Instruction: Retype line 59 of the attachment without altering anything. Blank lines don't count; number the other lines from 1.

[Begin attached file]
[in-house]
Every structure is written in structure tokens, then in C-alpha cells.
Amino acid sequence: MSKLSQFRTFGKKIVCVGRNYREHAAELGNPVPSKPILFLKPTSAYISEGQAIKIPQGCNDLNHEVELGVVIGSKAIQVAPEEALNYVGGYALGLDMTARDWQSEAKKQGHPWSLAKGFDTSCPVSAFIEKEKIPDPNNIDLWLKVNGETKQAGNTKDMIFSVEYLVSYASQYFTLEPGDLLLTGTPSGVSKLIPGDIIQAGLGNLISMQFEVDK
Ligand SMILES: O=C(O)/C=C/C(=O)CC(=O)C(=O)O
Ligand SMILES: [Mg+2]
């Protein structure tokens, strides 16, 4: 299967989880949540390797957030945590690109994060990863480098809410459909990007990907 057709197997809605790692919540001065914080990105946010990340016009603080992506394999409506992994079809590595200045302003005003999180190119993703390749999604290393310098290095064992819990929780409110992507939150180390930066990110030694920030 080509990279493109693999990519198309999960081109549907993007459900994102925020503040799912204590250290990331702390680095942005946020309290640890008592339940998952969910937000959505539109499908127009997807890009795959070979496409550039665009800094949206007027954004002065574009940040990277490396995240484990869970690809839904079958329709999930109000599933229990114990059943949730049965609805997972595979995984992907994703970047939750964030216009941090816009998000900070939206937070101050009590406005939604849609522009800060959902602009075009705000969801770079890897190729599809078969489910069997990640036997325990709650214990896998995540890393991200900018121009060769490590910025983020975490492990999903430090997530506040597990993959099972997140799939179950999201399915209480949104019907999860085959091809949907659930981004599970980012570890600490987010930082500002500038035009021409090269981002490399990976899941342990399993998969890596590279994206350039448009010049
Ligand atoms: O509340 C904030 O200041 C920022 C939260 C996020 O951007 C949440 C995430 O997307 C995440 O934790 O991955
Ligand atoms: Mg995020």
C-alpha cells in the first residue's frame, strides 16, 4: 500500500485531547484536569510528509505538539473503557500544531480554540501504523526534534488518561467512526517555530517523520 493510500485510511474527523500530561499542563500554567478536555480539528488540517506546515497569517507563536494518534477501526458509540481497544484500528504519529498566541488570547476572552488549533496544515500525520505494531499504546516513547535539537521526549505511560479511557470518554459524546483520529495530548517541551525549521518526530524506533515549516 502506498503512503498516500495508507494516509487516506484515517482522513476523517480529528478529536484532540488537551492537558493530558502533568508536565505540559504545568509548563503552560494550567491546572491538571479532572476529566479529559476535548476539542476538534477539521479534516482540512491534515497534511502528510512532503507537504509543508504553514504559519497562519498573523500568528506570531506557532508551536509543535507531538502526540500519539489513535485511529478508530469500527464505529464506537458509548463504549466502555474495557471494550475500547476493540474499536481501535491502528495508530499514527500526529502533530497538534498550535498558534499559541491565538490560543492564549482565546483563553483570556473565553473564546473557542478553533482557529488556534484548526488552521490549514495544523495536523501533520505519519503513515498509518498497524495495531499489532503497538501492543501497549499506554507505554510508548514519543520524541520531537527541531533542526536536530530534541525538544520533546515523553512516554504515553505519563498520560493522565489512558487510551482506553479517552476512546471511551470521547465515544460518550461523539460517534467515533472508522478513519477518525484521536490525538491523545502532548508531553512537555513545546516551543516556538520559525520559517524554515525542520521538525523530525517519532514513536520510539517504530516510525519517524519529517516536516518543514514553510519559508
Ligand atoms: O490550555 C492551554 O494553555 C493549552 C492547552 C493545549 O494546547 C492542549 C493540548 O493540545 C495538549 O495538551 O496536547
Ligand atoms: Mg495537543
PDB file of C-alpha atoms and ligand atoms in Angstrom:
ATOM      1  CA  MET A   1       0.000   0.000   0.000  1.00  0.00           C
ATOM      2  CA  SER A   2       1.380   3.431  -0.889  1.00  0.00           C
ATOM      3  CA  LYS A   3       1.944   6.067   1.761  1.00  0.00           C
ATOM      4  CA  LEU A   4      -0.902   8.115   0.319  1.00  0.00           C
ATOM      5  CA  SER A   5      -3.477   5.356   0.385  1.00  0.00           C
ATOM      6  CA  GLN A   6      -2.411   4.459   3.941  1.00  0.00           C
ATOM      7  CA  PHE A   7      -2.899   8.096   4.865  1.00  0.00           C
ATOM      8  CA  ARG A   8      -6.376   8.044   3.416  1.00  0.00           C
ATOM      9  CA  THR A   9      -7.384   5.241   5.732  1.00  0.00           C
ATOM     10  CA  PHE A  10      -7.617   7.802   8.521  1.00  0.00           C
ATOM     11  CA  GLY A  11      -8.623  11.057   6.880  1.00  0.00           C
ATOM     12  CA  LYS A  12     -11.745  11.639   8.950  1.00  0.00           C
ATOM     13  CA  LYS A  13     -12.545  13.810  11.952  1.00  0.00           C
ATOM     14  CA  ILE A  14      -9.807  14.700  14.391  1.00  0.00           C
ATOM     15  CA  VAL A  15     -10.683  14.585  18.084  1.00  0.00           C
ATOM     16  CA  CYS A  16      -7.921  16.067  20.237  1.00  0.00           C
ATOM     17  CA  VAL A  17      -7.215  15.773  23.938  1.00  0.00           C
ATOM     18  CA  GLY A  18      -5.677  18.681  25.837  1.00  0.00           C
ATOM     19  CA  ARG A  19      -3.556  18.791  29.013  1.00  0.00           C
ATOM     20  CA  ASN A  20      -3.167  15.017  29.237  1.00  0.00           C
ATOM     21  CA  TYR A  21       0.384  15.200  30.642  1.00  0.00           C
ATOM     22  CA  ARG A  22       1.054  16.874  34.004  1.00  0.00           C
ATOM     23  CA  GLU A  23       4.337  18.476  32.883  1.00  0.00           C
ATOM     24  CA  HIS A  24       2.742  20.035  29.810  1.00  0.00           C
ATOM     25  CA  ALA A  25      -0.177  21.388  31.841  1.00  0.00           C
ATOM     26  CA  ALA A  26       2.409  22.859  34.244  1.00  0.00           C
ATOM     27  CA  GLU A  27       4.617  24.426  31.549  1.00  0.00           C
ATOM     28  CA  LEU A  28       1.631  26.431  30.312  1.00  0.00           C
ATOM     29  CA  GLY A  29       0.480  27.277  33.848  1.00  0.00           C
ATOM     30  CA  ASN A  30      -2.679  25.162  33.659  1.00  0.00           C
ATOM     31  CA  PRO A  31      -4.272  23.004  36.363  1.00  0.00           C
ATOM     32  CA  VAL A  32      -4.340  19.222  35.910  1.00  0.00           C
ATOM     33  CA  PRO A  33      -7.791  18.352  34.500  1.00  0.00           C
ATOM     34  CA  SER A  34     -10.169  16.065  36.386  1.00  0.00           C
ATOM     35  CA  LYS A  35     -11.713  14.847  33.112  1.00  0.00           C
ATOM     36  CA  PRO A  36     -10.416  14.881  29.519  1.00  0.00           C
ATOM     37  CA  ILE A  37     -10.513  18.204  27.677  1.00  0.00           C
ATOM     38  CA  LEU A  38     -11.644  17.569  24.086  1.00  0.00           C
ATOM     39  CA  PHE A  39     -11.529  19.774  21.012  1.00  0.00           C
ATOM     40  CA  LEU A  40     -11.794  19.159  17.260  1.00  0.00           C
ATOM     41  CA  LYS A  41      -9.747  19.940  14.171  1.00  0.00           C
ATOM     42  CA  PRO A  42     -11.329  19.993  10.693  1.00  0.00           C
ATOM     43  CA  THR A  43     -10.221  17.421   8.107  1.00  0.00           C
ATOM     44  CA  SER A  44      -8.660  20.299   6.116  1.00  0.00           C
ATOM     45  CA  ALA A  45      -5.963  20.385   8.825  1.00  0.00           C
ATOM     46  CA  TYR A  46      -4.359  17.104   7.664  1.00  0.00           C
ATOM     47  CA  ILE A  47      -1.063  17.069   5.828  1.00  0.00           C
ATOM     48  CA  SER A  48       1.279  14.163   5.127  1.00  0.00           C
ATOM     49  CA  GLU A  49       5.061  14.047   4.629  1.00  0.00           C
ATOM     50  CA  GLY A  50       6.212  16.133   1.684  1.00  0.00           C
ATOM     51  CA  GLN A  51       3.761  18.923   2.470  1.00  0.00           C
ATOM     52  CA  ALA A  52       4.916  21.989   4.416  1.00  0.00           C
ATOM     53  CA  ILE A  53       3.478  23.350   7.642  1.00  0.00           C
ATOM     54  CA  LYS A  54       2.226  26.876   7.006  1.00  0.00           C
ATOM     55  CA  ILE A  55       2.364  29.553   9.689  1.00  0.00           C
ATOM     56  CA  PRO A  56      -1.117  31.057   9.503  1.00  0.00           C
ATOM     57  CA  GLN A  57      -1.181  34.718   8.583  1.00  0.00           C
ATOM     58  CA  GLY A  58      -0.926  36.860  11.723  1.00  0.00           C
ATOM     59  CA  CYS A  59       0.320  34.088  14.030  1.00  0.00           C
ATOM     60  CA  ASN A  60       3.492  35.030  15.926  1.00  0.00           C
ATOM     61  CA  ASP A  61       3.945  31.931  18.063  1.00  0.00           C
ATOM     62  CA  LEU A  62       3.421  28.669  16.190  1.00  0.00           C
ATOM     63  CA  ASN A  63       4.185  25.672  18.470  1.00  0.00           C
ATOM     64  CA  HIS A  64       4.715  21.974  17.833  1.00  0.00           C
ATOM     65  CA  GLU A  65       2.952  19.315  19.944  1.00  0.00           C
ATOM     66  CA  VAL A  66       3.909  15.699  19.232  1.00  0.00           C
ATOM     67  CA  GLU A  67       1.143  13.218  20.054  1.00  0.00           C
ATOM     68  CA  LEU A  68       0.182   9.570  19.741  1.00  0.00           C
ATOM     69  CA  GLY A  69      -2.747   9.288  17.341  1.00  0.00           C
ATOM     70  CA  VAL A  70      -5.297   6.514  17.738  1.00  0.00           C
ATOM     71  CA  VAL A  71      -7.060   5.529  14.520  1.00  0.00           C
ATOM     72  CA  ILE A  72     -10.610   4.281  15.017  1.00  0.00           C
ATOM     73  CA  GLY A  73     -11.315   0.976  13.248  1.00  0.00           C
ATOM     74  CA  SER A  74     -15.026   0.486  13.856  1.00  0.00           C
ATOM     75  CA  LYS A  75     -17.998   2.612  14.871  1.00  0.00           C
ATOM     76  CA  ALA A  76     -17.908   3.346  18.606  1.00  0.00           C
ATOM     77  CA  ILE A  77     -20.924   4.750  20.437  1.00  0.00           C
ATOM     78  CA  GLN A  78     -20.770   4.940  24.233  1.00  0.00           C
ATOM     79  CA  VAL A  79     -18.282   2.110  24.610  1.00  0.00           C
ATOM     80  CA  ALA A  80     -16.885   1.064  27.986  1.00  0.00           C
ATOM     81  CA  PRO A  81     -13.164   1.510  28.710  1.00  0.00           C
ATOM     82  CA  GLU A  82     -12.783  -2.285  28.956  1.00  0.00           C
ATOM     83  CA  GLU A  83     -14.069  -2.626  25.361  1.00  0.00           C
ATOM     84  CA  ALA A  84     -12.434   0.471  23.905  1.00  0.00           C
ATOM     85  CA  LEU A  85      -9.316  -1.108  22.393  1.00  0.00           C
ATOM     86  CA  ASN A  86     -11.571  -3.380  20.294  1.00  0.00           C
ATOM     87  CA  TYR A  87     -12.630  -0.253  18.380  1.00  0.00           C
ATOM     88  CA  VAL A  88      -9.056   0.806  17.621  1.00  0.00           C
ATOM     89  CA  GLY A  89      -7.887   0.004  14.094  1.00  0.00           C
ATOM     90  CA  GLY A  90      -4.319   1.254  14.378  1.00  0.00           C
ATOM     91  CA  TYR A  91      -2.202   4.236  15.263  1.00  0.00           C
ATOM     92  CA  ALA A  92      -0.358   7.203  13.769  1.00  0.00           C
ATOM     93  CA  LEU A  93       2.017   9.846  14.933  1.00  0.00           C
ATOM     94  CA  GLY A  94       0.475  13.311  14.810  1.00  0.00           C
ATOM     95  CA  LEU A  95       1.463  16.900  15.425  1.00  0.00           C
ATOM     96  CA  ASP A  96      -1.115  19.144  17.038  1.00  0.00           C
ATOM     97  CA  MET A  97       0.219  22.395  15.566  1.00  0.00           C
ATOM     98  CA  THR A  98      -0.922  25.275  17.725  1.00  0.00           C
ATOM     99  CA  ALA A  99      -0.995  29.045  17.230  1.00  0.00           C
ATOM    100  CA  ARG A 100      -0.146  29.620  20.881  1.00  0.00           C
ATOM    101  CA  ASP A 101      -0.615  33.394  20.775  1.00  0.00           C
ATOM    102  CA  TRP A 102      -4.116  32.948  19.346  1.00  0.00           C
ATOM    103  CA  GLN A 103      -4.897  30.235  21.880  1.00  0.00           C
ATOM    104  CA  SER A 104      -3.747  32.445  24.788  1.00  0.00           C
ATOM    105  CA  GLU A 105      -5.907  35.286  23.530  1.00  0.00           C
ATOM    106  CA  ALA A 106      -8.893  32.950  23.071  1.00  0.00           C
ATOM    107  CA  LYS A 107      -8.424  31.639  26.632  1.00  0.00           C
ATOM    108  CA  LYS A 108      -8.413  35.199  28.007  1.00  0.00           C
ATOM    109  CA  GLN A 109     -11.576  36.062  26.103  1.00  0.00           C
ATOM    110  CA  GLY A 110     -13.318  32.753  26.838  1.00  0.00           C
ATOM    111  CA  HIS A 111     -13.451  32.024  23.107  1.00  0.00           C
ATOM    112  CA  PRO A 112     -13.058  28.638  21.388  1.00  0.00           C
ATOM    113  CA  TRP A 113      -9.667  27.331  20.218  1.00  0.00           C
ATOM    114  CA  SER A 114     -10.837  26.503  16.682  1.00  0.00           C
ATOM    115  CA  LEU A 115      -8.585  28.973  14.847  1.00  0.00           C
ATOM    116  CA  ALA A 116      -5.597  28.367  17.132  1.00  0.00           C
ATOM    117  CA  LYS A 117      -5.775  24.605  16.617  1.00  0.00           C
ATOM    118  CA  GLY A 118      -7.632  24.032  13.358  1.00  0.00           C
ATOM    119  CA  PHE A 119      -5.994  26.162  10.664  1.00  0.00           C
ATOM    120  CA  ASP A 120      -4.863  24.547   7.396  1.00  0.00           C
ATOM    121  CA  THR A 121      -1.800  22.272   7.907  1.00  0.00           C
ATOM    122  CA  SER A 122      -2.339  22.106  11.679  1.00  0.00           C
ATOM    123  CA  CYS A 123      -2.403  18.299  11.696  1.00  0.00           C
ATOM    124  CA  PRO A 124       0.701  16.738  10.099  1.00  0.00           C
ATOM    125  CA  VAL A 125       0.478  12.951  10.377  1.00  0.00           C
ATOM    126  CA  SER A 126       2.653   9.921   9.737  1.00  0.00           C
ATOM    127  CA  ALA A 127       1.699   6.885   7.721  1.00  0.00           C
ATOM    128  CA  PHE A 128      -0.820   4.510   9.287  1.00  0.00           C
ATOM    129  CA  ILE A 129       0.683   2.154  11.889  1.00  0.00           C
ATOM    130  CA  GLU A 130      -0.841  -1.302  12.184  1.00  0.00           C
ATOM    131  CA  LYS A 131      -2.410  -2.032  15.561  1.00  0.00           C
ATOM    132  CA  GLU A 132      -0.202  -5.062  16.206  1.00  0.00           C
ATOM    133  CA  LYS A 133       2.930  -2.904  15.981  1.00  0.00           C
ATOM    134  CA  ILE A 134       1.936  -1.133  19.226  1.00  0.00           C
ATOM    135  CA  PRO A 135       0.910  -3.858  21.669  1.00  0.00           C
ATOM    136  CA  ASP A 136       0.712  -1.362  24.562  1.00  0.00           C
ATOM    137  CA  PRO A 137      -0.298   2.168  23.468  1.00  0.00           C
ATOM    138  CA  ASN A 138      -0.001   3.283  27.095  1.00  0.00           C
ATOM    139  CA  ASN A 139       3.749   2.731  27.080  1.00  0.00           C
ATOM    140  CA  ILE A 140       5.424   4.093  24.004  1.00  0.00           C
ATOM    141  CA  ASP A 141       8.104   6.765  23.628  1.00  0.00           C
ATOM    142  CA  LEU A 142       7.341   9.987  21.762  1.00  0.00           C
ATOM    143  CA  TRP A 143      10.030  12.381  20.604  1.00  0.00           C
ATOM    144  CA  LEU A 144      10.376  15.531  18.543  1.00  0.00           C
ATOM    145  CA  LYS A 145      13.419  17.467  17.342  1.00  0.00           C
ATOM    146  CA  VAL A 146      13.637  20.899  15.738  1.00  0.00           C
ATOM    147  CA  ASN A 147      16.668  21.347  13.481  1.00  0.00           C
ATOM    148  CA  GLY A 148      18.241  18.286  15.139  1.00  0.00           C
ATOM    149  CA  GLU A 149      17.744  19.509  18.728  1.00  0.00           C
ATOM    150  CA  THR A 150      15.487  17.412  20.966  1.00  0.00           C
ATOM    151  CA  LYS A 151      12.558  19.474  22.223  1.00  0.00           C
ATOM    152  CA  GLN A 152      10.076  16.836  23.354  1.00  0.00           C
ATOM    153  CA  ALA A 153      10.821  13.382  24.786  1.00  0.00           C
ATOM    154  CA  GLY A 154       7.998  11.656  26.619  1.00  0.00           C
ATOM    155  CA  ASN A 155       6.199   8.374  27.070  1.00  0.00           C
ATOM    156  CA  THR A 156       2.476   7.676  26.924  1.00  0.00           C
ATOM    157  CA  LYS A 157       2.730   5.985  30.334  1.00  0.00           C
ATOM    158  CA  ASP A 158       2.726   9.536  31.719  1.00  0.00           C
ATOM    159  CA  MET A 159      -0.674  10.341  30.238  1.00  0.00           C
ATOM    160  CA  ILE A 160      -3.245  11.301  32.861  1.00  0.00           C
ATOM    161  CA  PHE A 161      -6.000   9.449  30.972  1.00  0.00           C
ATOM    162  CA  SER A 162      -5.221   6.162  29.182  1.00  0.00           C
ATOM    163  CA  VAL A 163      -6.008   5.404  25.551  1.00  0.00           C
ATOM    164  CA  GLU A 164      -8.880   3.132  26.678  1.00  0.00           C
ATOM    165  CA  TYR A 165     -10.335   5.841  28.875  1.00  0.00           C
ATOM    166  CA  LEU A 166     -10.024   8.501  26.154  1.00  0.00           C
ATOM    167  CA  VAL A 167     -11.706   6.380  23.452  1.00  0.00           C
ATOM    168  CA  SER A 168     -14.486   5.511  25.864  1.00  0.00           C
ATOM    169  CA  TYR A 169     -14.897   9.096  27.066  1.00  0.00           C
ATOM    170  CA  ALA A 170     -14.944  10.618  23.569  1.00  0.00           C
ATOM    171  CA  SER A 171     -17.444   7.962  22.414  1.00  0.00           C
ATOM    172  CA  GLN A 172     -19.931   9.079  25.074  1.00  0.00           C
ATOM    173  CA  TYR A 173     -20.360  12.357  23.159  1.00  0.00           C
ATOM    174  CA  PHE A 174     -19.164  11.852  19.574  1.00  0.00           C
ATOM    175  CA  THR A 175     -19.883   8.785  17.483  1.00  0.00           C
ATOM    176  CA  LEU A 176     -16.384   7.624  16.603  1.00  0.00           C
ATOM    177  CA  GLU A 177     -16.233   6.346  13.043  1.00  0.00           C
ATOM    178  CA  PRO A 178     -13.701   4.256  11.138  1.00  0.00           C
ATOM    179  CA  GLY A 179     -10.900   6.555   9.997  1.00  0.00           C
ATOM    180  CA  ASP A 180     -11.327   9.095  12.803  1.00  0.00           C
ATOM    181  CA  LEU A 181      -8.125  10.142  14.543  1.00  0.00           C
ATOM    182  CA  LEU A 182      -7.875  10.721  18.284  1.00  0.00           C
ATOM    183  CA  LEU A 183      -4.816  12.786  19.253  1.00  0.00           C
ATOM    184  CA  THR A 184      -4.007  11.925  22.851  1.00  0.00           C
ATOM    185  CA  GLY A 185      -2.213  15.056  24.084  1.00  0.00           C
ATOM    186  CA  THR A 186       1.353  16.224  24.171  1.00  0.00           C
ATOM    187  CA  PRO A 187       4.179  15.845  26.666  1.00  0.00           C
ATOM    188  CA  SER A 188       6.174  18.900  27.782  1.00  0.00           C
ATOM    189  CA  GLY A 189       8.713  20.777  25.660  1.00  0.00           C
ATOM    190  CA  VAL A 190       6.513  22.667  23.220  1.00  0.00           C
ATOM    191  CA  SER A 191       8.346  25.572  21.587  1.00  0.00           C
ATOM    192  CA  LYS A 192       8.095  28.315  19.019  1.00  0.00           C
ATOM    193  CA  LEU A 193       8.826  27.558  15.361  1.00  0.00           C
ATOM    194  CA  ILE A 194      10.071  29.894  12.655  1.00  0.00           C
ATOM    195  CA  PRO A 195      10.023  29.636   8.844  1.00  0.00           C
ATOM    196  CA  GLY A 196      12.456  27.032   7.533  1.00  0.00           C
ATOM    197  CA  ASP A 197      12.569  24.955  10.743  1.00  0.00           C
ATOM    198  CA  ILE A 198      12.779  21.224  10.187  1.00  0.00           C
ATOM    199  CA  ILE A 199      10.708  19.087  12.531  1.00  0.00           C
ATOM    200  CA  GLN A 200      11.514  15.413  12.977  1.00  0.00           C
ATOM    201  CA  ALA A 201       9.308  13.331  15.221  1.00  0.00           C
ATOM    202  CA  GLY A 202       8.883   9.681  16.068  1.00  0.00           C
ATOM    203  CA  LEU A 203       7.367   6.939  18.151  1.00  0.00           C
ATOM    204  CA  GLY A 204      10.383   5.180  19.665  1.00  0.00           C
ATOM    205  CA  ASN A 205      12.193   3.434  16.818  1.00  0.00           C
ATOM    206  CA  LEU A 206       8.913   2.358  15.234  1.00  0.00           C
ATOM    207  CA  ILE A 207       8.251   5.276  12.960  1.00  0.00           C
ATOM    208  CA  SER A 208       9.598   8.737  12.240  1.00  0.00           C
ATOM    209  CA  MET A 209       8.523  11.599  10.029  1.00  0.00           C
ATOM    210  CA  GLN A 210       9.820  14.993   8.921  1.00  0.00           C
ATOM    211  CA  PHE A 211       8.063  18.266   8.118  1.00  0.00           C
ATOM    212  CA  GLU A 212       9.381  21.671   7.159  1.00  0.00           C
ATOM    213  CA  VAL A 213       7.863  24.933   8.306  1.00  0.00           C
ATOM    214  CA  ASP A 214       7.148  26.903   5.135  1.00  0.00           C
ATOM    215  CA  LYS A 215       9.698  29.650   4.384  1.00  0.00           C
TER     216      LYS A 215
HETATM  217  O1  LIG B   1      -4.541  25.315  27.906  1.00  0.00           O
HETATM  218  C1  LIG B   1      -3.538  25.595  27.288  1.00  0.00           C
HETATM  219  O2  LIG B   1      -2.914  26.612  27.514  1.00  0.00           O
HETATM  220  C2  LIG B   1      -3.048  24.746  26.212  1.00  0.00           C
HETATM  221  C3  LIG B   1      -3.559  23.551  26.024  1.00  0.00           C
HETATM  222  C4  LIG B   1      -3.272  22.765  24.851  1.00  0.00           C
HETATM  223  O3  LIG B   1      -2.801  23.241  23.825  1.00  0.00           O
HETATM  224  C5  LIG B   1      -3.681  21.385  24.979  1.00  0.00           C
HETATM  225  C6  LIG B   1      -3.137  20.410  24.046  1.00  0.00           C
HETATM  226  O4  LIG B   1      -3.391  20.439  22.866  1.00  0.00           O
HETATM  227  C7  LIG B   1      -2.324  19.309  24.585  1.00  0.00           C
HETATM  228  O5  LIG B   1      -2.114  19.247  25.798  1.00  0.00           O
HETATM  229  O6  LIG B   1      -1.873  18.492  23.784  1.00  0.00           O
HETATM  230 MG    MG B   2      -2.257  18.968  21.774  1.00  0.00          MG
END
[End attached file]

ATOM     47  CA  ILE A  47      -1.063  17.069   5.828  1.00  0.00           C